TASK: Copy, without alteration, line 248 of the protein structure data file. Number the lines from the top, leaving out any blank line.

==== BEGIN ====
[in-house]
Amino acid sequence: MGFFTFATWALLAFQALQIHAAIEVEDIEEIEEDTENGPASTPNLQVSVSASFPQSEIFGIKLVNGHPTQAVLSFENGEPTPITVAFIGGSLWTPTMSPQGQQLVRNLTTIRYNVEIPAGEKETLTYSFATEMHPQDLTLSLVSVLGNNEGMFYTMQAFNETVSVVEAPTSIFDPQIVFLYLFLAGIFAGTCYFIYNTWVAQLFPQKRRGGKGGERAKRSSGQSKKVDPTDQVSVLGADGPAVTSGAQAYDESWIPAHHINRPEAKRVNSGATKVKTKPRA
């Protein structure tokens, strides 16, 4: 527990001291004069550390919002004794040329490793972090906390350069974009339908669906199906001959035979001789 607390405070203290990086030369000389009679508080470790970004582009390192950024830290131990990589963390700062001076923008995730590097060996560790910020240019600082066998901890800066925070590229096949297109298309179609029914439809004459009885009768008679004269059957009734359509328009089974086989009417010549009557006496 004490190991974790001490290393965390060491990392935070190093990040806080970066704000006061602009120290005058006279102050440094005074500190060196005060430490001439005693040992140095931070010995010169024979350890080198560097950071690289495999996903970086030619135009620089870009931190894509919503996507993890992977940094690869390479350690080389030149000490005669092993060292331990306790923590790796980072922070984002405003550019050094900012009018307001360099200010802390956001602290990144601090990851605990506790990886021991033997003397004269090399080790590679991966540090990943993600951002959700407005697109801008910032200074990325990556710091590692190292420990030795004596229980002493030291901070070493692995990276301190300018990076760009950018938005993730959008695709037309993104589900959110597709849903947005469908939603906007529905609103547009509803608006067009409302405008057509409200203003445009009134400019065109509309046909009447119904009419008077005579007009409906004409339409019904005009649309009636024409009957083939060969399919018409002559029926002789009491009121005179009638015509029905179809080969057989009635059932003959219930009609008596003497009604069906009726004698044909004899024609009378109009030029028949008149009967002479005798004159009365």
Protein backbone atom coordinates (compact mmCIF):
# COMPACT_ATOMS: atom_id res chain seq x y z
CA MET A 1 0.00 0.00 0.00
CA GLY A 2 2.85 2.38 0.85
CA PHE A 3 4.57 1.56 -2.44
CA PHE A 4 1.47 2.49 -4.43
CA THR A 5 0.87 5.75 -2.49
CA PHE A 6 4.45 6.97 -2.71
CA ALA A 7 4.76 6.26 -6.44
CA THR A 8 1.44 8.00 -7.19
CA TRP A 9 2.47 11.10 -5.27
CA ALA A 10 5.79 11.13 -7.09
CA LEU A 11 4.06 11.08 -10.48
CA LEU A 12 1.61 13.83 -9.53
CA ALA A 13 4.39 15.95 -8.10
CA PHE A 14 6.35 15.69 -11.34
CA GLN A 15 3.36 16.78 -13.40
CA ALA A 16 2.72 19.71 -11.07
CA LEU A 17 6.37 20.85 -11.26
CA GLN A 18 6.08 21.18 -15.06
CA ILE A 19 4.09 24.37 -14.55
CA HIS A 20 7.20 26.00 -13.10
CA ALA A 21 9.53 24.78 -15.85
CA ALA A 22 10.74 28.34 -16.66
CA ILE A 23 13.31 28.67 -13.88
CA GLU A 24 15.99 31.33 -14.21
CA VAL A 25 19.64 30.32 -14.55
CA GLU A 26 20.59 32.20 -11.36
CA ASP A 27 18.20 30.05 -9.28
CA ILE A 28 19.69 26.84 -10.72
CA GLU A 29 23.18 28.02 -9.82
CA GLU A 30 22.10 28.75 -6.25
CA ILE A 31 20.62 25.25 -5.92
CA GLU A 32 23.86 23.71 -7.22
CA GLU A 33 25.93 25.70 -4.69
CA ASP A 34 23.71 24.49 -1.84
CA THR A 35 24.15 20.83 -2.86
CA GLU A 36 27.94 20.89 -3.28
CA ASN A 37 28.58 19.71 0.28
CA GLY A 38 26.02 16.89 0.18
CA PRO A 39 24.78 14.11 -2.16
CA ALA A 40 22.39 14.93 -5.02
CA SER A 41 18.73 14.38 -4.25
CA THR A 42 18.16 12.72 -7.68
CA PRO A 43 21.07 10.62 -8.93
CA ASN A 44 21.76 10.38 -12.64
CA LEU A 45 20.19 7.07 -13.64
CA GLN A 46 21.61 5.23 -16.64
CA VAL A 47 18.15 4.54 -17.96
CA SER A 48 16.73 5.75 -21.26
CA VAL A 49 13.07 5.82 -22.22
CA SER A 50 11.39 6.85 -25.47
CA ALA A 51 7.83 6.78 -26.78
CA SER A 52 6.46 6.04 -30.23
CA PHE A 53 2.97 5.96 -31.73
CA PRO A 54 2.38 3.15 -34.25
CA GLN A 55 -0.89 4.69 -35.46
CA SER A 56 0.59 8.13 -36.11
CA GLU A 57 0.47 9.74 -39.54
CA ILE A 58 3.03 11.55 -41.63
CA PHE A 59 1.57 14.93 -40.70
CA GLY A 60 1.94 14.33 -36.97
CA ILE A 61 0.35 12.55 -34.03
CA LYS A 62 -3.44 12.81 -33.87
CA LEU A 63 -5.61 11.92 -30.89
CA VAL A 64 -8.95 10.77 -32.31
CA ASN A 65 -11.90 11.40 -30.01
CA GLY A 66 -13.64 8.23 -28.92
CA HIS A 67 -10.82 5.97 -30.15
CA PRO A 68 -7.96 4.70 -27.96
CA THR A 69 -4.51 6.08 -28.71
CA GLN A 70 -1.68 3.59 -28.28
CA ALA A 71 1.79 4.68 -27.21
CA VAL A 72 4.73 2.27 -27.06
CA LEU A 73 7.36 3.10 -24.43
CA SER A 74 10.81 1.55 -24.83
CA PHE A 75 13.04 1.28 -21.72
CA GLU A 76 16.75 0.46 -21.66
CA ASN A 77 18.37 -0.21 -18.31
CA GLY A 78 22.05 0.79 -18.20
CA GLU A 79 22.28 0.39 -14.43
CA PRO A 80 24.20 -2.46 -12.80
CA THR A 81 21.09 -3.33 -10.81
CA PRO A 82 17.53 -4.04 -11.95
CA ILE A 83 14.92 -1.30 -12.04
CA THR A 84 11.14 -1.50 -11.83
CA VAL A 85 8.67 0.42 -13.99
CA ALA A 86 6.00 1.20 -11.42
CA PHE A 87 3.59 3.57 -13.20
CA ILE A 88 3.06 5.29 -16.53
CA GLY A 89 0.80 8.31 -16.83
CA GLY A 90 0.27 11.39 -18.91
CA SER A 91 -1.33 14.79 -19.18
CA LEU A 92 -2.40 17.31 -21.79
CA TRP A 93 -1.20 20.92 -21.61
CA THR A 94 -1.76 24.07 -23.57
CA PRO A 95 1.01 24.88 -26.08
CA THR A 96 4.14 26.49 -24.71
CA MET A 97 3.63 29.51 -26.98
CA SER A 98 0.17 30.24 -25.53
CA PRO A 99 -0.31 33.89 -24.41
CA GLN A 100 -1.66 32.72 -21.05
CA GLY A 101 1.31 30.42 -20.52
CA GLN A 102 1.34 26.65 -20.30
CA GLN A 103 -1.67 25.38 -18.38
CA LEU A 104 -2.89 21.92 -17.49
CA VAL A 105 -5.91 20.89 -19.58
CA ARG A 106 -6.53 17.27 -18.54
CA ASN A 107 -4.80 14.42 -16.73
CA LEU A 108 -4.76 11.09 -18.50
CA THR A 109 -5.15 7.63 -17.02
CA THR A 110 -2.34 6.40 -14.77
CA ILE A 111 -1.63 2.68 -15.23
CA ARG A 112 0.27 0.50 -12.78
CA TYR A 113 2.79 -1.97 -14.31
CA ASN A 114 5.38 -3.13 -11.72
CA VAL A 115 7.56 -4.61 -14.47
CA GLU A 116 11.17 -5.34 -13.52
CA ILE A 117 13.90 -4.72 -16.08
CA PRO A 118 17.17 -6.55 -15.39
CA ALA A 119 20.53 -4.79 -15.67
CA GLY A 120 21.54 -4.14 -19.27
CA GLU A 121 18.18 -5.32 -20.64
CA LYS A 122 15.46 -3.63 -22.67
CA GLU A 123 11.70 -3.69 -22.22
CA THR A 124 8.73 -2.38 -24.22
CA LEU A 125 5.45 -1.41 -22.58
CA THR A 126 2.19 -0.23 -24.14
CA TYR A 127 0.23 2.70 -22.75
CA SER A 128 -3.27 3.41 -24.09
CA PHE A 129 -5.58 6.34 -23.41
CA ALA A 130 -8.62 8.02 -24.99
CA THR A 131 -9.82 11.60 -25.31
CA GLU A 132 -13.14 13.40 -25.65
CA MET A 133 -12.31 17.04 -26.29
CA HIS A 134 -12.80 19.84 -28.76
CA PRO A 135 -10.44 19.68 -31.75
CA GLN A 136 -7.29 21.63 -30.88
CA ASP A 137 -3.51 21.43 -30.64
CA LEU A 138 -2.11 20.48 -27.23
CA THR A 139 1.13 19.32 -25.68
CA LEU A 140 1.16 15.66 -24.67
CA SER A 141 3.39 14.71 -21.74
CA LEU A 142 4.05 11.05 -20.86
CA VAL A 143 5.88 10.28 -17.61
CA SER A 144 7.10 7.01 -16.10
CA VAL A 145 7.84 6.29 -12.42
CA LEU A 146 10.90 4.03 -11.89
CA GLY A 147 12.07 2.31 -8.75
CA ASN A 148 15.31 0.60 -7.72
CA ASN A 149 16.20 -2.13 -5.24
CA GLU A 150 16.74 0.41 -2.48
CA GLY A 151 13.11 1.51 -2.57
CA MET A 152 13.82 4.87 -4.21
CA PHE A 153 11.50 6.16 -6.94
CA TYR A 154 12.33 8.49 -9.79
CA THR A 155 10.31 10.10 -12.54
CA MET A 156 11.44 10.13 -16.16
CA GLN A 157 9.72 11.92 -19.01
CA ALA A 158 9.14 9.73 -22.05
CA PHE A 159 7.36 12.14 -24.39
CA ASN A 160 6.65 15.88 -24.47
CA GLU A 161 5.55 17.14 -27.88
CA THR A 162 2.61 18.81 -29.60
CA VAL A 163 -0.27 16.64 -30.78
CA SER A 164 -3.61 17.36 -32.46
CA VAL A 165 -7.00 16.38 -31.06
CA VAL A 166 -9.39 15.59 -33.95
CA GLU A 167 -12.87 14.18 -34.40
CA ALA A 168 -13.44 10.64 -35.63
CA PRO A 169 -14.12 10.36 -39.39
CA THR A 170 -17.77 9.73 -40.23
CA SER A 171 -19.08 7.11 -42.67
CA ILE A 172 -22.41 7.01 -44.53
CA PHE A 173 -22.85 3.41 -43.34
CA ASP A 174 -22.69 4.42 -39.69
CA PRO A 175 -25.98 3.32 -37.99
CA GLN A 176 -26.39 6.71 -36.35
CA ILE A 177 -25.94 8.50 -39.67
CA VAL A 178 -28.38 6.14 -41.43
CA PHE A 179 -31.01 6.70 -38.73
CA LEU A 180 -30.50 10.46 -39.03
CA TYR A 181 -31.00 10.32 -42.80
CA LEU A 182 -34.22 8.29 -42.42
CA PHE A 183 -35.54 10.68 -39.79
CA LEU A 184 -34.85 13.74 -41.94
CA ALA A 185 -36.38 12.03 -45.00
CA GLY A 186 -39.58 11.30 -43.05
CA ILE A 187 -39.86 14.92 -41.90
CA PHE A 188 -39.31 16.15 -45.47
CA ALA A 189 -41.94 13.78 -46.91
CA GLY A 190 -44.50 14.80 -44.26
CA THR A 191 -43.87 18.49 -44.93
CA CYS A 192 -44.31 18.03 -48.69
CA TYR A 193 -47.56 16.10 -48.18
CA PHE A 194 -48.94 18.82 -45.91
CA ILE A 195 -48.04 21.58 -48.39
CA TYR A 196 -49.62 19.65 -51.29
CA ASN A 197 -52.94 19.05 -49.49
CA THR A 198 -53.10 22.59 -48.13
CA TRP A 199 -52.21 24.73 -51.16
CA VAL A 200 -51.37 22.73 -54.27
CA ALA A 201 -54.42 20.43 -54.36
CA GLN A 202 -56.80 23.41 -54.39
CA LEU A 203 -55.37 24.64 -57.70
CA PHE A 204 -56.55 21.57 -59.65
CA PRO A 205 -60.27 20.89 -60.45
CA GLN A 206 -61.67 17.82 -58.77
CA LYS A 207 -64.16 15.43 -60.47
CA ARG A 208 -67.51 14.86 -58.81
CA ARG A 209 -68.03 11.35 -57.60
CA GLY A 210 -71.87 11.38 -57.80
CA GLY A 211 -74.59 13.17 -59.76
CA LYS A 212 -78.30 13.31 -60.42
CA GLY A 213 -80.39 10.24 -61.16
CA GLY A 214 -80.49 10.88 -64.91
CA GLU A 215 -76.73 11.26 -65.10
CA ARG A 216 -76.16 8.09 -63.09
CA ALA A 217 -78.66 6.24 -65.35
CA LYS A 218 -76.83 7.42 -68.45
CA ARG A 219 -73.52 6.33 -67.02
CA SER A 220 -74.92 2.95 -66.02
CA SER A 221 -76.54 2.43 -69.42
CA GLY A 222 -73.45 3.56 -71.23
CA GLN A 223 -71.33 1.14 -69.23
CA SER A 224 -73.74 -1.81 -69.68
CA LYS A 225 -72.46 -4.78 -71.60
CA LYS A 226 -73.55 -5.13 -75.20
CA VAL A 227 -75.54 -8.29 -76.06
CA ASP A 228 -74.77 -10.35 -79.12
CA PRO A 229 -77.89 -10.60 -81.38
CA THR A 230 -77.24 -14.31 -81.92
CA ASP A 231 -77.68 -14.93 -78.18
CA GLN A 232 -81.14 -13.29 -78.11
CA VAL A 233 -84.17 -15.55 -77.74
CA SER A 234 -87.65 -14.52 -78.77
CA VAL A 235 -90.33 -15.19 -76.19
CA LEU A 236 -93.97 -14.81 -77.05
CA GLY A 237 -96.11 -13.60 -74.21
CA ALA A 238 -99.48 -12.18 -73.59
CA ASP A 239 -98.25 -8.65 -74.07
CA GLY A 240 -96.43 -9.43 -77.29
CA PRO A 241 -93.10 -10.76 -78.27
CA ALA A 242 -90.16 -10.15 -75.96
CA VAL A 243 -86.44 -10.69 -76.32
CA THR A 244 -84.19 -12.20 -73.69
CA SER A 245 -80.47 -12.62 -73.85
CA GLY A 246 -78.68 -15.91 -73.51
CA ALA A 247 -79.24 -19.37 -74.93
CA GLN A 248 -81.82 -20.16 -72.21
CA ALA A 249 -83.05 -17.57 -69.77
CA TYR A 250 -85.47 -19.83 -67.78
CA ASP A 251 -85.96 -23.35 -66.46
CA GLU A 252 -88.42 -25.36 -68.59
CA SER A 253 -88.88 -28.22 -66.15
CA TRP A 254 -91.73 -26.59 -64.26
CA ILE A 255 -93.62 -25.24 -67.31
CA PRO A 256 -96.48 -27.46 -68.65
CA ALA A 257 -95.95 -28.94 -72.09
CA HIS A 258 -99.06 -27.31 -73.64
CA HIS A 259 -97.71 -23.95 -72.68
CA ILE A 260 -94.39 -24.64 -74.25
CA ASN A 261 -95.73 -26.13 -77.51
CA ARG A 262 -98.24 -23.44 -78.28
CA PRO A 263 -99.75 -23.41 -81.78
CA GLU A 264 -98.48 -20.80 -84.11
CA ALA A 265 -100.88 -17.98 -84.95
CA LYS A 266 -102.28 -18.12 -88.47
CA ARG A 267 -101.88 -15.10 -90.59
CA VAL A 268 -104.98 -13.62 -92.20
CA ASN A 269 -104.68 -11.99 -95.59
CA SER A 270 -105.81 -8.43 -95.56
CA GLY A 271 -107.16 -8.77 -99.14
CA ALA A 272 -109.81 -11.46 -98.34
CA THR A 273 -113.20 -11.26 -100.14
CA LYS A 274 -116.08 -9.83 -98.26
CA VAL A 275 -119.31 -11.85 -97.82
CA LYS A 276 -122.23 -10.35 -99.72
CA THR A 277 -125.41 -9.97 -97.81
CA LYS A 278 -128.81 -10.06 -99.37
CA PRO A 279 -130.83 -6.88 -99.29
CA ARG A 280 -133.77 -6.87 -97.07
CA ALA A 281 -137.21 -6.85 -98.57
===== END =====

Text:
CA VAL A 243 -86.44 -10.69 -76.32